This is what US conservatives pushed the right-wing, Republican Trump into saying: “Racism is evil and those who cause violence in its name are criminals and thugs, including the KKK, neo-Nazis and white supremacists and other hate groups… We will spare no resource in fighting so that every American child can grow up free from violence and fear”.
 
 
Sounds good: Freedom from violence and fear. In an India plagued by lynch mobs and acute Islamophobia, when did we hear the Sangh Parivar, its incumbent president, vice-president, prime minister, speak such language? Should India’s “Conservative Right” not be ashamed at its own silence, if not complicity, over the recurring ugly spectacles and yet claim fraternity with Gandhi and affinity with America’s “conservative ethos”?
 
 
 
 
 
Print
Share
  
increase Font size decrease Font size
 

Disclaimer: South Asia Monitor does not accept responsibility for the views or ideology expressed in any article, signed or unsigned, which appears on its site. What it does accept is responsibility for giving it a chance to appear and enter the public discourse.
Comments (Total Comments 0) Post Comments Post Comment
Review
 
 
 
 
spotlight image Relations between India and Peru  are united by El Niño and the monsoon yet separated by vast distances across oceans.  Jorge Castaneda, Ambassador of Peru to India, talks to INDIA REVIEW & ANALYSIS exclusively about what is bringing the two geographically-apart countries closer.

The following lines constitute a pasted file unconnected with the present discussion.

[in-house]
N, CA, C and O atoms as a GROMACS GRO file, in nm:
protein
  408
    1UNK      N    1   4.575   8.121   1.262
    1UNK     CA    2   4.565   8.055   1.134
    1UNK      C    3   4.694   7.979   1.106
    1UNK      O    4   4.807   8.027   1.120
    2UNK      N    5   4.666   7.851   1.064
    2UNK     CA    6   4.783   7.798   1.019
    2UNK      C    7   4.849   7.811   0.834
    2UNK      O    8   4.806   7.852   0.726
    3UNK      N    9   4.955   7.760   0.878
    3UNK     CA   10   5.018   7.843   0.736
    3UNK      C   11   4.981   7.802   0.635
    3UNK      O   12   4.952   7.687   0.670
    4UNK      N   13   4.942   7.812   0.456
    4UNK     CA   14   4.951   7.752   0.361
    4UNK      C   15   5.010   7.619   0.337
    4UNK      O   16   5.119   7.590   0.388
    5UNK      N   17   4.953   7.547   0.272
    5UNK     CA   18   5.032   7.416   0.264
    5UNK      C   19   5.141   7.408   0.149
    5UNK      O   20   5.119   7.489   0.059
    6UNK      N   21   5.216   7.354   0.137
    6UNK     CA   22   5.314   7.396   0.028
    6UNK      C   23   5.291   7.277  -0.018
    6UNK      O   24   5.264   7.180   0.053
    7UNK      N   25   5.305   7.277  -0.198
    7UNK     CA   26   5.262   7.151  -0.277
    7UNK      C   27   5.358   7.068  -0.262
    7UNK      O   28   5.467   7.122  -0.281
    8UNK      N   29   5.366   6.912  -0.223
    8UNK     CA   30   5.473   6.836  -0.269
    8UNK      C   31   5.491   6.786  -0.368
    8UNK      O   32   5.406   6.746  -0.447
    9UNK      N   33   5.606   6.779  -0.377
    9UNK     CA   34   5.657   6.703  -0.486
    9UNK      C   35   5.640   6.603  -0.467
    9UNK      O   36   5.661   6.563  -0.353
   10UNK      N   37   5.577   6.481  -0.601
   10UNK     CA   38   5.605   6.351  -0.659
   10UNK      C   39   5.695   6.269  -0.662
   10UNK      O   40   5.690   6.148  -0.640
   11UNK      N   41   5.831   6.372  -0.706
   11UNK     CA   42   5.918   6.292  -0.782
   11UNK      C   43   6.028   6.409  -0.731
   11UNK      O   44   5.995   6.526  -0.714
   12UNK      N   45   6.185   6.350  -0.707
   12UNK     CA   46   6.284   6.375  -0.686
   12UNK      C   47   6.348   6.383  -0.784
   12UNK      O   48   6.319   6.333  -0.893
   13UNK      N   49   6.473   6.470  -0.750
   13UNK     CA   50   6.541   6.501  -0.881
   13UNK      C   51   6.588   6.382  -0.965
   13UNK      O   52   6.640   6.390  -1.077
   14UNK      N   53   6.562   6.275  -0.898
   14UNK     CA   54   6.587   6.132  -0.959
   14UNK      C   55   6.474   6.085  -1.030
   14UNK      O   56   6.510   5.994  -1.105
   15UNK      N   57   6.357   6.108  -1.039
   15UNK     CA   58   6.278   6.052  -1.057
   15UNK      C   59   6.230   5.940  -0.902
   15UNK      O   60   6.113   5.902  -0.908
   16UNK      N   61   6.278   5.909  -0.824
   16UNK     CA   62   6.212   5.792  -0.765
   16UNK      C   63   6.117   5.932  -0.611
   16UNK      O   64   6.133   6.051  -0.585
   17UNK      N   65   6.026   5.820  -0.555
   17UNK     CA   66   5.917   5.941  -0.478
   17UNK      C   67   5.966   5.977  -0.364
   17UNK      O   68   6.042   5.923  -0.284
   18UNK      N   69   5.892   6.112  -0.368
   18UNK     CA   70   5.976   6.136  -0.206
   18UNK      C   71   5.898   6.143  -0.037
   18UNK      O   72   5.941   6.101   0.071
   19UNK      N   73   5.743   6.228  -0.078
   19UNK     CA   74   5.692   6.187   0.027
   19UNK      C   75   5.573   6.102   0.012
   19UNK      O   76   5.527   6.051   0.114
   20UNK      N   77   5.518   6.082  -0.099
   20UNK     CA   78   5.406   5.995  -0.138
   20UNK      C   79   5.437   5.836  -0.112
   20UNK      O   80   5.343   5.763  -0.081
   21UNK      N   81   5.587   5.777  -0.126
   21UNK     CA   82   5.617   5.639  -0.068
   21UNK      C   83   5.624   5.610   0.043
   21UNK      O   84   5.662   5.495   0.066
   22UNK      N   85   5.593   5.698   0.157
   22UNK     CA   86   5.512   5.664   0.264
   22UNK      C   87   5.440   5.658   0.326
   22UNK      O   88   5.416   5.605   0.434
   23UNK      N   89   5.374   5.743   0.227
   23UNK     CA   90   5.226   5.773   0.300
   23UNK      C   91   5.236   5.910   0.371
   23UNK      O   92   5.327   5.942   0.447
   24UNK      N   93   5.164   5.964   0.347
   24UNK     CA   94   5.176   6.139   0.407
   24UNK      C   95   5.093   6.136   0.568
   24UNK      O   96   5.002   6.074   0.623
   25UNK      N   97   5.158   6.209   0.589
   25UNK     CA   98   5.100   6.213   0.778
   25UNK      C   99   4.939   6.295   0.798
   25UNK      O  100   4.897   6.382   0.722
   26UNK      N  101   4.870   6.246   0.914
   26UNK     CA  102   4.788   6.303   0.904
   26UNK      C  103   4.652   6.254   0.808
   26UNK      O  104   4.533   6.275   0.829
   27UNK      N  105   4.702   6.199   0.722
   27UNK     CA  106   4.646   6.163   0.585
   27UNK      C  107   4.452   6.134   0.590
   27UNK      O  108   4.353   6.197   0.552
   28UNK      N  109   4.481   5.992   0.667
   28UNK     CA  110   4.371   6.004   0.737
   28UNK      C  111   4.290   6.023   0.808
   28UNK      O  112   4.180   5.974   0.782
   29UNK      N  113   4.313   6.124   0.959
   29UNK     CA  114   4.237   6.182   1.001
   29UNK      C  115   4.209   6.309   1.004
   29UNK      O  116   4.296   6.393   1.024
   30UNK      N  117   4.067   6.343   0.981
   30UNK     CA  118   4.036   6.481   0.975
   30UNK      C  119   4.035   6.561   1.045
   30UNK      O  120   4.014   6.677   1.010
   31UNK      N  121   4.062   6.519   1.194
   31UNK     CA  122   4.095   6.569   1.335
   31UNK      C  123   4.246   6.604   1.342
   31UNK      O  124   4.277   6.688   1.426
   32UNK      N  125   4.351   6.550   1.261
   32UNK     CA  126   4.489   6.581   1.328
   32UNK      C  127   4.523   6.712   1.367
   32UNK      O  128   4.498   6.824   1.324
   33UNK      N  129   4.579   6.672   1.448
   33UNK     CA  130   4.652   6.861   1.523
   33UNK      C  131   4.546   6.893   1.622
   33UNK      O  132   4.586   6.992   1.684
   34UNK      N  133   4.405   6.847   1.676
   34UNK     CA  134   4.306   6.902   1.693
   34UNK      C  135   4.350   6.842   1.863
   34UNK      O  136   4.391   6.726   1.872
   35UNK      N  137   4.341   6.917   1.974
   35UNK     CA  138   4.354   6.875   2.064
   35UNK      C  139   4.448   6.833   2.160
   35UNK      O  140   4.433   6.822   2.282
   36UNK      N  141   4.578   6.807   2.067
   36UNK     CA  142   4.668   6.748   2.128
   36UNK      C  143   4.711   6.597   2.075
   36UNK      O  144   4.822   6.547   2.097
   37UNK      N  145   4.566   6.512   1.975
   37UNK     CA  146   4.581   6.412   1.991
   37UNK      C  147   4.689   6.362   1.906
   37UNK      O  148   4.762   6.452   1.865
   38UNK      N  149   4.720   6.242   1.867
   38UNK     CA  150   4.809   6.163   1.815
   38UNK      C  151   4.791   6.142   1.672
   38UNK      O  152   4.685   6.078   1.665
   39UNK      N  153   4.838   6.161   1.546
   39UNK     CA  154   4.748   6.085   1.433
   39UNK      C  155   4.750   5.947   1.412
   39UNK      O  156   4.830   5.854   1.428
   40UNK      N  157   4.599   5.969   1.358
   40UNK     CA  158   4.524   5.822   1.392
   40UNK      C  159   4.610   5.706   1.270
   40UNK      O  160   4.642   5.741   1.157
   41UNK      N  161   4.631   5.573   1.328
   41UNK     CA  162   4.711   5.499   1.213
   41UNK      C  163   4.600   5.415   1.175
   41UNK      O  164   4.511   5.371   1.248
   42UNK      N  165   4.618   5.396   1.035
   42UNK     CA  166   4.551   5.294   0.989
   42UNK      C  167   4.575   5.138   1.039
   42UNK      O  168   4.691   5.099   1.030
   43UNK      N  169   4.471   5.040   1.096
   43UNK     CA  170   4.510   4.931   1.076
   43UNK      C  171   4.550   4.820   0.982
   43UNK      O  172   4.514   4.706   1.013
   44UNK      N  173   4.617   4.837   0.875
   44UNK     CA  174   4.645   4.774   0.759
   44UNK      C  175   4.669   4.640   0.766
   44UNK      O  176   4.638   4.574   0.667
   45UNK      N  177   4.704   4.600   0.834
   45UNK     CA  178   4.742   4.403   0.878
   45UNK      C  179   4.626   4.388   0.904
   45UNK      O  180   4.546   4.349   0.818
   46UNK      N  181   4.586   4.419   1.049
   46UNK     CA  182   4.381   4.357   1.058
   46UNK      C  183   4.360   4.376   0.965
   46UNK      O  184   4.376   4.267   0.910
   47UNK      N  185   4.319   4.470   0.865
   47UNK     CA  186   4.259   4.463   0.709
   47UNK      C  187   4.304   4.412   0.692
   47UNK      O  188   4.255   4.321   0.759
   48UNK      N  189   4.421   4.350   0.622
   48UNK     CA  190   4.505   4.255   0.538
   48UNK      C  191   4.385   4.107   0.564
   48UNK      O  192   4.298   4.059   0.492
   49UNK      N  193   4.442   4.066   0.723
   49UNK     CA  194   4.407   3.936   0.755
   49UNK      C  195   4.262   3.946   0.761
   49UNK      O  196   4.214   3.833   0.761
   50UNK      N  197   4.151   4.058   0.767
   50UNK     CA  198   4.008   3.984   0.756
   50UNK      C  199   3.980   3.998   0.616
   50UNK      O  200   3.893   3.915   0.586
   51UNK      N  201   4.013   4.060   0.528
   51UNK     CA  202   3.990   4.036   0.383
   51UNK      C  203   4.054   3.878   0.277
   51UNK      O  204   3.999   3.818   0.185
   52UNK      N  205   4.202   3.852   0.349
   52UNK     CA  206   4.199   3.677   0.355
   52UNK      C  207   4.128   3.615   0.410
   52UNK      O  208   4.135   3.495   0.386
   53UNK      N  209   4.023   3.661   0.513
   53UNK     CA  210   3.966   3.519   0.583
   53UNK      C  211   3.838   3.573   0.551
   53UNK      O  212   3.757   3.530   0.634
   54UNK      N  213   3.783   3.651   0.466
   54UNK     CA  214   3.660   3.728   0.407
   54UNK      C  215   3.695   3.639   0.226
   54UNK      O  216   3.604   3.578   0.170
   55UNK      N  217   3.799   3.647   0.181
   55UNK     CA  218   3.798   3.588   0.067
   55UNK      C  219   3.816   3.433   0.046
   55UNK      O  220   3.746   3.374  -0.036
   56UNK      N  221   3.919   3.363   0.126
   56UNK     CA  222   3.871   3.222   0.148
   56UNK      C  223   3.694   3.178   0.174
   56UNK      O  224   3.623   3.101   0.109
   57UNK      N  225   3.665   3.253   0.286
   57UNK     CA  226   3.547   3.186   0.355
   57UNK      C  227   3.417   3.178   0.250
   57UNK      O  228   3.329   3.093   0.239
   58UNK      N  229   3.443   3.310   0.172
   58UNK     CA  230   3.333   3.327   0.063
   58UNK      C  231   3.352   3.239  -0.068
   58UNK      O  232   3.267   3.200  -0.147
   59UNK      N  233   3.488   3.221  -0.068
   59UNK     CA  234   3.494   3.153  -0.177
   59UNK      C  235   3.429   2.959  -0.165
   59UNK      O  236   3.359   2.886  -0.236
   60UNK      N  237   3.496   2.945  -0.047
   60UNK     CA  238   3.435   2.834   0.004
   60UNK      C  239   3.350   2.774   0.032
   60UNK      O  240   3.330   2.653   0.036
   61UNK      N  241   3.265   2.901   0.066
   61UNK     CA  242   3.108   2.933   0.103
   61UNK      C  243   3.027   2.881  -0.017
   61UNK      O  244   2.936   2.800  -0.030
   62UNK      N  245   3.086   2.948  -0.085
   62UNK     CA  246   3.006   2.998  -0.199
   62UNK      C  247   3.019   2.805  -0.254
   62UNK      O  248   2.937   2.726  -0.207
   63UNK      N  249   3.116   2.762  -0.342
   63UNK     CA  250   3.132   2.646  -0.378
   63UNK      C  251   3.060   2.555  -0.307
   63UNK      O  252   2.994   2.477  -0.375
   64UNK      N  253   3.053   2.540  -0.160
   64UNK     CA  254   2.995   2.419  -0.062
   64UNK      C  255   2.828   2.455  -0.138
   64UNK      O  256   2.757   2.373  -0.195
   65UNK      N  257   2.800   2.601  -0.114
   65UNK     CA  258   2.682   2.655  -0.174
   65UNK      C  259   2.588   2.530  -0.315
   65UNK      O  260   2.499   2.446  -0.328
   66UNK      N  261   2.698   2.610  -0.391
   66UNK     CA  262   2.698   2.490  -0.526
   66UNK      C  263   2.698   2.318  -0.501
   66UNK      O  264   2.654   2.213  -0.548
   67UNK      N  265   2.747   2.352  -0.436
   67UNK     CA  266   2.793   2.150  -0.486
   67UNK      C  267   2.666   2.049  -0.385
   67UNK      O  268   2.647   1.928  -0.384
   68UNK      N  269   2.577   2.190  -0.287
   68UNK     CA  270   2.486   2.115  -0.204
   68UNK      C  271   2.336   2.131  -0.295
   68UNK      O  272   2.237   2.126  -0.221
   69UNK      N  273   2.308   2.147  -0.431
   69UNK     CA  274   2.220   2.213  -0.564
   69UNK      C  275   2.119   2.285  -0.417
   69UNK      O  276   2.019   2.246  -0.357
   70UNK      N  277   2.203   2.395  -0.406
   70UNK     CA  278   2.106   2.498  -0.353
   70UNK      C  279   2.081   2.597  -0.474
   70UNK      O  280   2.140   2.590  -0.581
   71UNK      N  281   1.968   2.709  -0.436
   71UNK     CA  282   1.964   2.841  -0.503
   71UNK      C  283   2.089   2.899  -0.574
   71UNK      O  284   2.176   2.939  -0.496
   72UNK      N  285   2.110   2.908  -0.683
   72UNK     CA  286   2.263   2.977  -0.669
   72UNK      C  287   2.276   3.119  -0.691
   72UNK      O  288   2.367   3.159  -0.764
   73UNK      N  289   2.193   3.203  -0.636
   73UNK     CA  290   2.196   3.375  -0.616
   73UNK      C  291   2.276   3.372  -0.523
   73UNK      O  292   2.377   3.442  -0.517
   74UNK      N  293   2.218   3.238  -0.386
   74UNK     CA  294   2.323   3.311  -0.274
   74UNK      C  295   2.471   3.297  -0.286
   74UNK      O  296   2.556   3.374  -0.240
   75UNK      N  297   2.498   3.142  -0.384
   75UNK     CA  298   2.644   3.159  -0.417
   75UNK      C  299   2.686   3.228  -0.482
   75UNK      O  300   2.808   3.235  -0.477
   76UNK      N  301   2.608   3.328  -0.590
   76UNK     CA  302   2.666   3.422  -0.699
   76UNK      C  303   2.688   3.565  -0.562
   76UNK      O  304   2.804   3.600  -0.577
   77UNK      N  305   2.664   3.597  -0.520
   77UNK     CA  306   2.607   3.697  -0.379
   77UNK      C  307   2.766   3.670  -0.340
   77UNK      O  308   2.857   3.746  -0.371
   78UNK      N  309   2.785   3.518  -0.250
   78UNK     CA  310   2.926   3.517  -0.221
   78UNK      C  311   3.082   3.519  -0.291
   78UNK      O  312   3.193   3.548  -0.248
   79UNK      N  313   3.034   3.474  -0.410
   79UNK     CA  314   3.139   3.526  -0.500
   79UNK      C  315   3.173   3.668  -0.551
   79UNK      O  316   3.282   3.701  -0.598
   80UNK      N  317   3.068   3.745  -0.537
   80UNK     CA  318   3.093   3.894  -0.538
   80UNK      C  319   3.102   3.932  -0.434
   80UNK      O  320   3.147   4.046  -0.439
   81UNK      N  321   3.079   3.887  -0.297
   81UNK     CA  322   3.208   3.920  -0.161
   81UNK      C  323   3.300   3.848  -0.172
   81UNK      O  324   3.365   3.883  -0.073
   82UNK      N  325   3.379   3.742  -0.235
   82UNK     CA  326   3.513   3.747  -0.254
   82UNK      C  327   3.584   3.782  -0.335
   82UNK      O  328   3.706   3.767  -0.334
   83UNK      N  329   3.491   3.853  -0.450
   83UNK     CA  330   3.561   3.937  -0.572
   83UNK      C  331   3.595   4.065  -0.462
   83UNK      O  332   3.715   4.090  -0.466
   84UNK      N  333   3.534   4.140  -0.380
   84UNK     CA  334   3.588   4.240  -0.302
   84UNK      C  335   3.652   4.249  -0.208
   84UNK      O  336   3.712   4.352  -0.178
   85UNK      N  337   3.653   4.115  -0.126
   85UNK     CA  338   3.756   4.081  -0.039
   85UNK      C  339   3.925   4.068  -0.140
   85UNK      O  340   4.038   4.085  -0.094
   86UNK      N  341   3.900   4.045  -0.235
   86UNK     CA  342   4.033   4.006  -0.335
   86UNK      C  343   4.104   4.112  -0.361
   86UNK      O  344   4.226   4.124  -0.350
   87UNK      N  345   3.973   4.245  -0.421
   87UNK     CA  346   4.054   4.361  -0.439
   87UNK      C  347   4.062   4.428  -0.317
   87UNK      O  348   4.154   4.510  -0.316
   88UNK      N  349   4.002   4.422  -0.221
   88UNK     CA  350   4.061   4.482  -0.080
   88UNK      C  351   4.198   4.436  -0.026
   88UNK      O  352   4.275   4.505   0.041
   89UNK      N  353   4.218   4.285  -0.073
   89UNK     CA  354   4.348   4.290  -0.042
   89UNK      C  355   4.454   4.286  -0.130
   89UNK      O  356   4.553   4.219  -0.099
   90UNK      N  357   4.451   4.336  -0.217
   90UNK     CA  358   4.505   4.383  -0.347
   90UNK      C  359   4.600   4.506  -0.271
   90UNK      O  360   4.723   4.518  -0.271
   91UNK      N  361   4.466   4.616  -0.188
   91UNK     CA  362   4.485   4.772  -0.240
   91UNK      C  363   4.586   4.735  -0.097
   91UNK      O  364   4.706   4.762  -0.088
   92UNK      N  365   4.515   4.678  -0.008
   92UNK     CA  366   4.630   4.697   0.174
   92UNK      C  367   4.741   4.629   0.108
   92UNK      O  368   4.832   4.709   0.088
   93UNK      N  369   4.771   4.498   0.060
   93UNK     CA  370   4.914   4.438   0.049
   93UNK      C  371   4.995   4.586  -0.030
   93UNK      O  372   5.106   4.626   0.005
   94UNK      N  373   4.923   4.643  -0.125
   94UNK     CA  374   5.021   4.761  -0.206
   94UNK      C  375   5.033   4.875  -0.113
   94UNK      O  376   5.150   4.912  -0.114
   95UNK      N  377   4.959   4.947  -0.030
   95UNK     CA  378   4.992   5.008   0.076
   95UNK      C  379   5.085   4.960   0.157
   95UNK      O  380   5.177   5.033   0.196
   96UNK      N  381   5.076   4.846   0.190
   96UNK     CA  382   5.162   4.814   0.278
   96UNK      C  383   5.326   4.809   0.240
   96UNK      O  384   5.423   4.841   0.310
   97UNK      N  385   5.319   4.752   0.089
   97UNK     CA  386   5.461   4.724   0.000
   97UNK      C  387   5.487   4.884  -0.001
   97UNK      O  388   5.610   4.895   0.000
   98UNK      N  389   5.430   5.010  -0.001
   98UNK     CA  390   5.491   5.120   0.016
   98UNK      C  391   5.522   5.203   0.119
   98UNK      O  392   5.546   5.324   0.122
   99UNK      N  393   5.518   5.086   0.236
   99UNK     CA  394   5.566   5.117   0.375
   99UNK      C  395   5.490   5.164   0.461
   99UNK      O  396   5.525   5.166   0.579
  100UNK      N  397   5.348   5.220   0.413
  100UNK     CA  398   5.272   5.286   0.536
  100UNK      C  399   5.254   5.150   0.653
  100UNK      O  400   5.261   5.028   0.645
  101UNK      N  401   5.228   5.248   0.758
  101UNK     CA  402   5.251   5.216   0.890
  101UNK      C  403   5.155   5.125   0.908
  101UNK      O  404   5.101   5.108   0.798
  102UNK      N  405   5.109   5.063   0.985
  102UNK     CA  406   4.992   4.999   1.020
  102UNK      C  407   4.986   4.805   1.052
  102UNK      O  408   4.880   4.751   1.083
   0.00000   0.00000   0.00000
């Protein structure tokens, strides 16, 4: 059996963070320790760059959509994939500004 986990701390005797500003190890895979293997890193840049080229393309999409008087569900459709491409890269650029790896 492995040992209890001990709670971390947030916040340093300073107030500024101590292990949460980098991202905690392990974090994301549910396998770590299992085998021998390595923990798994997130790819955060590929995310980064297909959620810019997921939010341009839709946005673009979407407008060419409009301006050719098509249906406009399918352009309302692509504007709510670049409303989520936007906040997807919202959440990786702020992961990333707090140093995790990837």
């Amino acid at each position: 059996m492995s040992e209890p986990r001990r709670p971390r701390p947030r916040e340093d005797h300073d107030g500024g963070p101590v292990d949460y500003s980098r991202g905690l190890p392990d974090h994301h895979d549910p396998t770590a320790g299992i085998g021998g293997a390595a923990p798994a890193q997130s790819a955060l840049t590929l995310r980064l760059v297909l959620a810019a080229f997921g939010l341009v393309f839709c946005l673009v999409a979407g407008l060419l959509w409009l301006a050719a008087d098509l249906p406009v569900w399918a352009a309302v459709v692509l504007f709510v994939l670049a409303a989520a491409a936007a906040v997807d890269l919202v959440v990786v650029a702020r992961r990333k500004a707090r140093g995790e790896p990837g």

read-more
Indian judge Dalveer Bhandari was re-elected to the International Court of Justice on Monday as the UN General Assembly rallied behind him in a show of force that made Britain  bow to the majority and withdraw its candidate.
 
read-more
Those with a resolve make a big difference to the society. They inspire others to make the best out of a bad situation, steer out of morass with fortitude. Insha Mushtaq, the teenage girl who was pelleted to complete blindness during 2016 emerged as a classic example of courage.
 
read-more
Tibetan spiritual leader the Dalai Lama on Sunday said India and China have "great potential" and they could work together at a "practical level".
 
read-more
This week a major United Nations gathering on climate change gets underway in Bonn, Germany.
 
read-more

Prime Minister Narendra Modi's efforts to build India's global appeal for investors seem to have finally yielded returns in terms of the country's performance in the World Bank&rsquo...

 
read-more
Column-image

Title: The People Next Door -The Curious History of India-Pakistan Relations; Author: T.C.A. Raghavan; Publisher: HarperCollins ; Pages: 361; Price: Rs 699

 
Column-image

Could the North Korean nuclear issue which is giving the world an anxious time due to presence of hotheads on each side, the invasion of Iraq and its toxic fallout, and above all, the arms race in the teeming but impoverished South Asian subcon...

 
Column-image

Title: A Bonsai Tree; Author: Narendra Luther; Publisher: Niyogi Books; Pages: 227 Many books have been written on India's partition but here is a firsthand account of the horror by a migrant from what is now Pakistan, who ...

 
Column-image

As talk of war and violence -- all that Mahatma Gandhi stood against -- gains prominence across the world, a Gandhian scholar has urged that the teachings of the apostle of non-violence be taken to the classroom.

 
Column-image

Interview with Hudson Institute’s Aparna Pande, whose book From Chanakya to Modi: Evolution of India’s Foreign Policy, was released on June 17.